Tenant rights: What happens in foreclosure?

March 25, 2018 - 4 min read

In this article:

If your landlord is involved in a foreclosure, there are several things to know:

  1. Your rights depend on the state in which you live — often, your lease can be terminated
  2. Your obligation to pay rent continues as long as you remain in the property
  3. You have leverage because banks preferred occupied homes to abandoned property

Tenant rights usually involve such issues as rent increases and making sure the heat is on. But for some renters, the problem is foreclosure when their landlord loses the property.

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What happens in foreclosure to renters?

Landlords are pretty much like homeowners when it comes to mortgage payments. If they don’t pay the mortgage, they can be foreclosed. The difference is that when a landlord is foreclosed, the process can harm tenants more than the property owner.

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For renters, the big issue when a landlord is involved in a foreclosure is what happens to the tenancy. Do you stay? Do you go? Does the rent go up? Who takes care of the property if the refrigerator fails?

Tenant protection ended in 2014

The answer to such questions was once fairly clear under the Protecting Tenants at Foreclosure Act of 2009 (PTFA). This legislation applied to “federally related” mortgage loans secured by any dwelling or residential real estate.

Under PTFA, tenants had the right to stay at the property in most cases until the lease expired. This means if your lease had eight months to go, you could continue to rent for eight months. There were some exceptions, but in any case, the tenant received at least 90 days notice for that vacate.

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Unfortunately, national tenant protection legislation ended on December 31st, 2014. The result is that when it comes to tenant rights in a foreclosure situation, we have to look at state and local regulations if any.

Tenant rights and real life

When the landlord faces financial problems, they are likely to harm renters. If the landlord has no money, how does the heating system gets fixed in the dead of winter? Yes, the landlord has an obligation to fix the system, but in practice, how is that quickly enforced before the renters freeze?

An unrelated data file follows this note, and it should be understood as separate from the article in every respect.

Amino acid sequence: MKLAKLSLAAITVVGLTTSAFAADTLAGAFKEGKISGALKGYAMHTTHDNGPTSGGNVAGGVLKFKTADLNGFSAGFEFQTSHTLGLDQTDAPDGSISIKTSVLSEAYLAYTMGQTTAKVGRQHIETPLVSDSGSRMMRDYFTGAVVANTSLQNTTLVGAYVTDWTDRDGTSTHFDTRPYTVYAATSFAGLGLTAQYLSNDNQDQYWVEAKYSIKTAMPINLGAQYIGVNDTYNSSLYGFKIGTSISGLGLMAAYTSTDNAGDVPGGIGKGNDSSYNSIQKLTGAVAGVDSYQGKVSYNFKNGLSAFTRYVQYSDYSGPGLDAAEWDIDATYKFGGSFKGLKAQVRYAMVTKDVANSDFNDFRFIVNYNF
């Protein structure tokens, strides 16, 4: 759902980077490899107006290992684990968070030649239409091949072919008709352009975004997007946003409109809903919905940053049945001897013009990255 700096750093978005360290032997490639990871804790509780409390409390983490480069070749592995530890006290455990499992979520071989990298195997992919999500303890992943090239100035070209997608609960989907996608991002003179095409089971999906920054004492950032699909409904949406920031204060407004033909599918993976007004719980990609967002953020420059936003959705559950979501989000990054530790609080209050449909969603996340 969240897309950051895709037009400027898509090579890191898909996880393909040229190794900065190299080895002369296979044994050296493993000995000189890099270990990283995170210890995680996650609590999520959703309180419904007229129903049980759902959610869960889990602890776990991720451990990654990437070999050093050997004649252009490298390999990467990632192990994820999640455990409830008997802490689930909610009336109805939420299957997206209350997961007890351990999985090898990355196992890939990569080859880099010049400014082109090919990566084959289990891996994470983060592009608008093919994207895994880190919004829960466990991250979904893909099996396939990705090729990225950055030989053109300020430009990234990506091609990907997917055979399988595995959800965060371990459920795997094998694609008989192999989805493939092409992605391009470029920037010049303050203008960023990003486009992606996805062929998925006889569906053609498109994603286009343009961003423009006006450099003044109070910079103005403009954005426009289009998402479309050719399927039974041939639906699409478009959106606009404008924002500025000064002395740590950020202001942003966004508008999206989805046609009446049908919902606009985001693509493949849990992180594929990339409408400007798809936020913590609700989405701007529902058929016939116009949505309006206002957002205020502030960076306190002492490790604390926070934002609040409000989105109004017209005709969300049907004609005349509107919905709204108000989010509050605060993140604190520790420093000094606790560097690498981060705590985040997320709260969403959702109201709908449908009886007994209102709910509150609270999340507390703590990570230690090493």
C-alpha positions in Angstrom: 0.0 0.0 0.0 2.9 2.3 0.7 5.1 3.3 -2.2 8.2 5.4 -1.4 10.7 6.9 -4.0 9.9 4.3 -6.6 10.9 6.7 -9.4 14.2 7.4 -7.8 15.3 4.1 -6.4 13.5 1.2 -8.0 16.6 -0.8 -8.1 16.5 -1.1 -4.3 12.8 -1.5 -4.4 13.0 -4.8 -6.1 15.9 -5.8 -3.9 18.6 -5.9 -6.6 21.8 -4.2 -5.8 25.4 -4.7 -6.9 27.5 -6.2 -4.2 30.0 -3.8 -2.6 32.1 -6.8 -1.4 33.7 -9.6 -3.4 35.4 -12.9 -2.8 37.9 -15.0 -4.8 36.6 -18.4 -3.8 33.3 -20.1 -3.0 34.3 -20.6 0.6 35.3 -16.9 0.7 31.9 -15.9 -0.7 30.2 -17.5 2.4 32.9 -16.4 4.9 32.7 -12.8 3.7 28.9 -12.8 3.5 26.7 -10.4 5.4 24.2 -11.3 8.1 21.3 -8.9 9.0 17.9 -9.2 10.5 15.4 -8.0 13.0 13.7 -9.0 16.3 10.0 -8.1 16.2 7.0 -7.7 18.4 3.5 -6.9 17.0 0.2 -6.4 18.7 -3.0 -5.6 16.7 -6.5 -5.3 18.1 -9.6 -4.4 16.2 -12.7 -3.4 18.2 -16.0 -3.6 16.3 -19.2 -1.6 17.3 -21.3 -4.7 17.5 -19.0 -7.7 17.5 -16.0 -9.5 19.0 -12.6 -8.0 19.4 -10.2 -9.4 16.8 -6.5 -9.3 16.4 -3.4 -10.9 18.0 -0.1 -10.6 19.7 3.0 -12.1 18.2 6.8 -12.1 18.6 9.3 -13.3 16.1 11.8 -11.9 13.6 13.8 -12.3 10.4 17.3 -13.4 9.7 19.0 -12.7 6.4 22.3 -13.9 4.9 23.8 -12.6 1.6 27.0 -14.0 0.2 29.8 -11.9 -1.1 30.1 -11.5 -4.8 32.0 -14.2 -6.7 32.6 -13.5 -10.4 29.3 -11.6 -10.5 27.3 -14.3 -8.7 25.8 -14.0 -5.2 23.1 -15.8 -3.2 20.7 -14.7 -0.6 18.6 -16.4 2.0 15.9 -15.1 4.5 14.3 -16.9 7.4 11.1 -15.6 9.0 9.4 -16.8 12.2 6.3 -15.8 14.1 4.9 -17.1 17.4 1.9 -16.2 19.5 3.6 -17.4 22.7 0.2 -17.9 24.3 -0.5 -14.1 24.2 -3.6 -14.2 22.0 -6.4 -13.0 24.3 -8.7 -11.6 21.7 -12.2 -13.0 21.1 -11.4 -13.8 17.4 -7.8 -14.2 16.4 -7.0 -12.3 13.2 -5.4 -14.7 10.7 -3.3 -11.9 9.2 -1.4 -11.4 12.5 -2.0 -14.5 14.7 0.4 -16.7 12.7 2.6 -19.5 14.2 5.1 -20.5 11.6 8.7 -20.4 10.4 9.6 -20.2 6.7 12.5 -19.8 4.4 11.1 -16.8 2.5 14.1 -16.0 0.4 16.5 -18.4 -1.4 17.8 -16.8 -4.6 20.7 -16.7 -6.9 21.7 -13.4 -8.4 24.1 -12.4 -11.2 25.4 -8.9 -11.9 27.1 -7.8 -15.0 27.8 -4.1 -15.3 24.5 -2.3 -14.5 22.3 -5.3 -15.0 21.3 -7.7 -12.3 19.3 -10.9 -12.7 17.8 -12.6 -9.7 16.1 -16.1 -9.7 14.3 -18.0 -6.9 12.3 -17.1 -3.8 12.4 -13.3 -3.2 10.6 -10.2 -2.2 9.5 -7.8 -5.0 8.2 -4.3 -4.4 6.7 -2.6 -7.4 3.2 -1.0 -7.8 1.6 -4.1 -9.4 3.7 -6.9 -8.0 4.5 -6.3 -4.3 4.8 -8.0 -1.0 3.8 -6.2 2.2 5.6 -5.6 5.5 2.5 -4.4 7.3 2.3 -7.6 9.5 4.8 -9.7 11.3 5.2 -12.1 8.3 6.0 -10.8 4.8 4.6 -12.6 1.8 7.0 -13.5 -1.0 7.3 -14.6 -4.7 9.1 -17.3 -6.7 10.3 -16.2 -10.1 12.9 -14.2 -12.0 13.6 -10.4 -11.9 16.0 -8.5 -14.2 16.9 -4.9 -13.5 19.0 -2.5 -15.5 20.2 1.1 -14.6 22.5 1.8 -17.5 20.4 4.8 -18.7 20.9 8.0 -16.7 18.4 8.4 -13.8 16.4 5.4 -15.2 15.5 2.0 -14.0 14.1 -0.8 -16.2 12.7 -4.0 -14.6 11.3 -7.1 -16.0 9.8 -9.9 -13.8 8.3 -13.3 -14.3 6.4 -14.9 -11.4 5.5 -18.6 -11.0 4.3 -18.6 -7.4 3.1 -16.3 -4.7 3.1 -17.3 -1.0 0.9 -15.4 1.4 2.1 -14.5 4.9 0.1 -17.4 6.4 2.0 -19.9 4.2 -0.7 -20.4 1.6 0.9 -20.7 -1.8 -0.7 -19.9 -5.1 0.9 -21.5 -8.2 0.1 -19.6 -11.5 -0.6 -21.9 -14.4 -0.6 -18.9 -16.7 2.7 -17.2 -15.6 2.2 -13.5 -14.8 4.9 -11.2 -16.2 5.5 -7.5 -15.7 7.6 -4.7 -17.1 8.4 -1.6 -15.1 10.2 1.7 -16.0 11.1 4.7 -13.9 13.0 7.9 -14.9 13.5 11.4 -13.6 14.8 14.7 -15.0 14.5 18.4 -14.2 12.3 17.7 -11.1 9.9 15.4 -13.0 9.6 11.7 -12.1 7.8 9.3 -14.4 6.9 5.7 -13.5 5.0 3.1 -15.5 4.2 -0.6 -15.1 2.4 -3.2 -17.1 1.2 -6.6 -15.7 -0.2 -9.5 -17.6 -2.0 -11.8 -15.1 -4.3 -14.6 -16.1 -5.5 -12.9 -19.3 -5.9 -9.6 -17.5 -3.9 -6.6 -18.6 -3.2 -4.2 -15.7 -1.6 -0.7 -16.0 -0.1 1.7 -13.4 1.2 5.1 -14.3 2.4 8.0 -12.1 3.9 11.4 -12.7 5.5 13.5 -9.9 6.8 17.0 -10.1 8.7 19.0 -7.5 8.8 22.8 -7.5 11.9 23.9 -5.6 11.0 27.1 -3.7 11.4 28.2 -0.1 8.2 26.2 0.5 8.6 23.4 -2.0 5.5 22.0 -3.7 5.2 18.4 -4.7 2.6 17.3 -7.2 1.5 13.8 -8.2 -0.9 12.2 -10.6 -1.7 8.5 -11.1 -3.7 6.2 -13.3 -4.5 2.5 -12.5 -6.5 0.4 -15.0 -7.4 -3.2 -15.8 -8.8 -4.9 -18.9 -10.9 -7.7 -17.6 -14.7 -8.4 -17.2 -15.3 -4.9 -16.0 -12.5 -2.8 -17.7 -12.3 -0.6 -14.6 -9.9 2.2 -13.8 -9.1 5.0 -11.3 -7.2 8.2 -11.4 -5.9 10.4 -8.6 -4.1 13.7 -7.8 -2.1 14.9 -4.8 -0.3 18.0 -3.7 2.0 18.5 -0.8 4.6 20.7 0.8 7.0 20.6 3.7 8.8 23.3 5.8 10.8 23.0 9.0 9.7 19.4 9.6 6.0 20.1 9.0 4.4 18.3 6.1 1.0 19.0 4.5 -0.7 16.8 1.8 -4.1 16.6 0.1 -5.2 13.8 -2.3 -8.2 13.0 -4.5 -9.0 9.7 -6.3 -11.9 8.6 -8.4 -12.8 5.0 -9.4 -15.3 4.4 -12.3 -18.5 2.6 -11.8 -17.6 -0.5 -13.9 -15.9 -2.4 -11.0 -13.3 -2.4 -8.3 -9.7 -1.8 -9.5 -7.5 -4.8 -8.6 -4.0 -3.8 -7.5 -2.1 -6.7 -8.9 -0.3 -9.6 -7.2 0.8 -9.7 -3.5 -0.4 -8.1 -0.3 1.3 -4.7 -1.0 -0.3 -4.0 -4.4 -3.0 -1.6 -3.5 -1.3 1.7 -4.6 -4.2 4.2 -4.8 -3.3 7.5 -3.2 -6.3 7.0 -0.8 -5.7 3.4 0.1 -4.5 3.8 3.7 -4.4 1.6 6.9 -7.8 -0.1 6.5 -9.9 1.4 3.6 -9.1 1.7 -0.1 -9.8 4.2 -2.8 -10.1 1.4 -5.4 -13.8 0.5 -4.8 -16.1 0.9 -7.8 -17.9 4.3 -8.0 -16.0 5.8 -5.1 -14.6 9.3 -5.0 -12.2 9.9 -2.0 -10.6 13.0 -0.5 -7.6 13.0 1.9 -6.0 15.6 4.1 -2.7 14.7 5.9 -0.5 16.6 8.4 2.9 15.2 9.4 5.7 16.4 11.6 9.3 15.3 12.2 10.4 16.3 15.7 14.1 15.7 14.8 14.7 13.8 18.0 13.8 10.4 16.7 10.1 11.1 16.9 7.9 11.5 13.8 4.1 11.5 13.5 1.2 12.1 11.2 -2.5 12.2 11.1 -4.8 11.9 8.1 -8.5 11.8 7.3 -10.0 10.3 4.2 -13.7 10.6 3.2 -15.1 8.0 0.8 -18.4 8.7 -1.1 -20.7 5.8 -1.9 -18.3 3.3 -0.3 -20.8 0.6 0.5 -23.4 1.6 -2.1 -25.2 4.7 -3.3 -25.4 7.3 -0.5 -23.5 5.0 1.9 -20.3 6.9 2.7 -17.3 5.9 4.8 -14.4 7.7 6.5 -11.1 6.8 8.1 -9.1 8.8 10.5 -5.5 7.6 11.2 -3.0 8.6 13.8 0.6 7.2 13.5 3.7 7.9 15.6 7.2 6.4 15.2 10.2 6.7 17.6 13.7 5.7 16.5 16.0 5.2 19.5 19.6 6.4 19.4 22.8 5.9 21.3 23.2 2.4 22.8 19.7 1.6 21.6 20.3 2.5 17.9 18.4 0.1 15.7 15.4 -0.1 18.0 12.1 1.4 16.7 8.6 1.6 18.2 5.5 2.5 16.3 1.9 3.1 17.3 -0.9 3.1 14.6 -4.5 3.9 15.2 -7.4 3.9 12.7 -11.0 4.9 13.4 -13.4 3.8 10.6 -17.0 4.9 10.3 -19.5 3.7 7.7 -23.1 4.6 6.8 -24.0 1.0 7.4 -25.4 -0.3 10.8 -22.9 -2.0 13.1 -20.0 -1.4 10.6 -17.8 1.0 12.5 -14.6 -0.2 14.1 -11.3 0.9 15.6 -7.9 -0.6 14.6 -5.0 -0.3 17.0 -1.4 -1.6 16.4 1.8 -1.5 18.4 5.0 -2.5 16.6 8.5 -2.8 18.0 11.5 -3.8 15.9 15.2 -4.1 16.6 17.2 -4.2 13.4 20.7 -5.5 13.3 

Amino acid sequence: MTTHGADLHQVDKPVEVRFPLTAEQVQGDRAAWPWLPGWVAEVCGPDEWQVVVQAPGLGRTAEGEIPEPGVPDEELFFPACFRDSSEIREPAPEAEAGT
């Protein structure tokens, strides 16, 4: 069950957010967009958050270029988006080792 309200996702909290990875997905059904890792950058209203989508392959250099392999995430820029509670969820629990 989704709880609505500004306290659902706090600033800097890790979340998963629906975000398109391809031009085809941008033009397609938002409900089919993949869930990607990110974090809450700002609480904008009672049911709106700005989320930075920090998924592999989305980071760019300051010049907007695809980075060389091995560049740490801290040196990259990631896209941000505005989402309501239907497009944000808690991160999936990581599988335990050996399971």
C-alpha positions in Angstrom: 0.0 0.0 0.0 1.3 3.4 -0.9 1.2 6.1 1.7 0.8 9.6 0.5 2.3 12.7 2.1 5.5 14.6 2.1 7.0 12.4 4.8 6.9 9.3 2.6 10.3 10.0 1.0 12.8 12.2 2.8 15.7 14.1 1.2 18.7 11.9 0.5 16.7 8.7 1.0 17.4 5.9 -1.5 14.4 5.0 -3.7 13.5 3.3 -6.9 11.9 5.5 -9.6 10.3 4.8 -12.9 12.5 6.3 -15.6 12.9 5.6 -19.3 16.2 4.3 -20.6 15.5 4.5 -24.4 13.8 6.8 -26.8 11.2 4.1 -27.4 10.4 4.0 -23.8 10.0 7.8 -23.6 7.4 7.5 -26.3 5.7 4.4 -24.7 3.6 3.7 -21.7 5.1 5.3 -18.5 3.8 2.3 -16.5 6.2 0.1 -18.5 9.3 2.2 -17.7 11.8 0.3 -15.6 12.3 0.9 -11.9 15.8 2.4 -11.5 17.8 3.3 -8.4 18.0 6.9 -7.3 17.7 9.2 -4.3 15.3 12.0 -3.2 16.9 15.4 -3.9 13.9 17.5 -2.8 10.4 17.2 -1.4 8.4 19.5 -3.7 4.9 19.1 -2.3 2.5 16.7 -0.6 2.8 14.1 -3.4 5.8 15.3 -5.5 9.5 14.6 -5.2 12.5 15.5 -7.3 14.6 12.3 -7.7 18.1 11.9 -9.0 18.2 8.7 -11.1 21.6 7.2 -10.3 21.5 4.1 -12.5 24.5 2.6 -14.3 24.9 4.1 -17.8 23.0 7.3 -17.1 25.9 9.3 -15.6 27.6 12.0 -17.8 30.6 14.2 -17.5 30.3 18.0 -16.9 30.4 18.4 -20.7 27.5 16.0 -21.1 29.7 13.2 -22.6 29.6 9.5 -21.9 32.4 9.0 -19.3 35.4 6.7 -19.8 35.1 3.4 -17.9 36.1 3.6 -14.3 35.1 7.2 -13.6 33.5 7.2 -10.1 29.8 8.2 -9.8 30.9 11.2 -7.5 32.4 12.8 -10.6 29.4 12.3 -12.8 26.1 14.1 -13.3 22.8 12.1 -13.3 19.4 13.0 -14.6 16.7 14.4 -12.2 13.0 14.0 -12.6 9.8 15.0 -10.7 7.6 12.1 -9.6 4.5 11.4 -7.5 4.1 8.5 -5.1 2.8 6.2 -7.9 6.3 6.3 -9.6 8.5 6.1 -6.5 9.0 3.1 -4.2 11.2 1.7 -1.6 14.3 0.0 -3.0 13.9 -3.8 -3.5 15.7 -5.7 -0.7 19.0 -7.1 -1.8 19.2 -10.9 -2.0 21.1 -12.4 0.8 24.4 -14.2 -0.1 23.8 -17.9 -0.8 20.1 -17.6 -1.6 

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You may have to take care of the repairs yourself and sort it out with the landlord later or deduct it from your rent.

As a tenant, it’s your obligation to pay the rent on time and in full. This becomes problematic in a foreclosure situation, because the landlord who receives the funds may not be making mortgage payments.

Or the landlord may not use the money to keep the property in good repair. In such situations, tenants will need to contact the local housing office or an attorney for advice.

After the foreclosure

When a rental property is sold, the rights of the tenant typically carry over despite the change of ownership. If there is a lease in place, the lease must be respected. Some leases, however, have a provision which says they automatically end upon the sale of the property.

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With a foreclosure, the rules can change depending on the jurisdiction where you live. “In most cases,” reports Lawyers.com, “the lease continues if there’s a ‘normal’ sale, and it ends after a foreclosure.”

Tenant rights and leverage

In the battle between landlords and lenders, it might seem as though tenants have no leverage. This may not be the case.

First, you’re paying rent. Whether the property is owned by the old owner, the new owner, or a foreclosing bank, everyone will be much happier if they get a monthly check.

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Second, you’re occupying the property. The mere fact of occupancy has great value for landlords and banks. What they don’t want is an empty property. If the property is empty, it may be subject to vandalism or weather damage.

In some situations, if the property is not occupied for a given time, insurance can lapse. The owner can then be stuck with a vacant property and no insurance. That’s not a good situation if something goes wrong.

Third, in some jurisdictions, rent control is in place. Property owners in such areas might be especially willing to work with tenants and avoid serious penalties for violations.

Fourth, in situations where the new owner really wants the property vacated, you might be able to get a moving allowance for leaving.

In the end, tenants and property owners will probably do best getting together and comparing interests. As a renter, you likely have some leverage, so don’t be afraid to tell property owners what you want. If you need help speak with local attorneys and housing office officials. With any luck, everybody will see the benefit of just working things out.

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Peter Miller
Authored By: Peter Miller
The Mortgage Reports contributor
Peter G. Miller, author of The Common Sense Mortgage, is a real estate writer syndicated in more than ​50​ newspapers nationwide. Peter has been featured on Oprah, the Today Show, Money Magazine, CNN and more.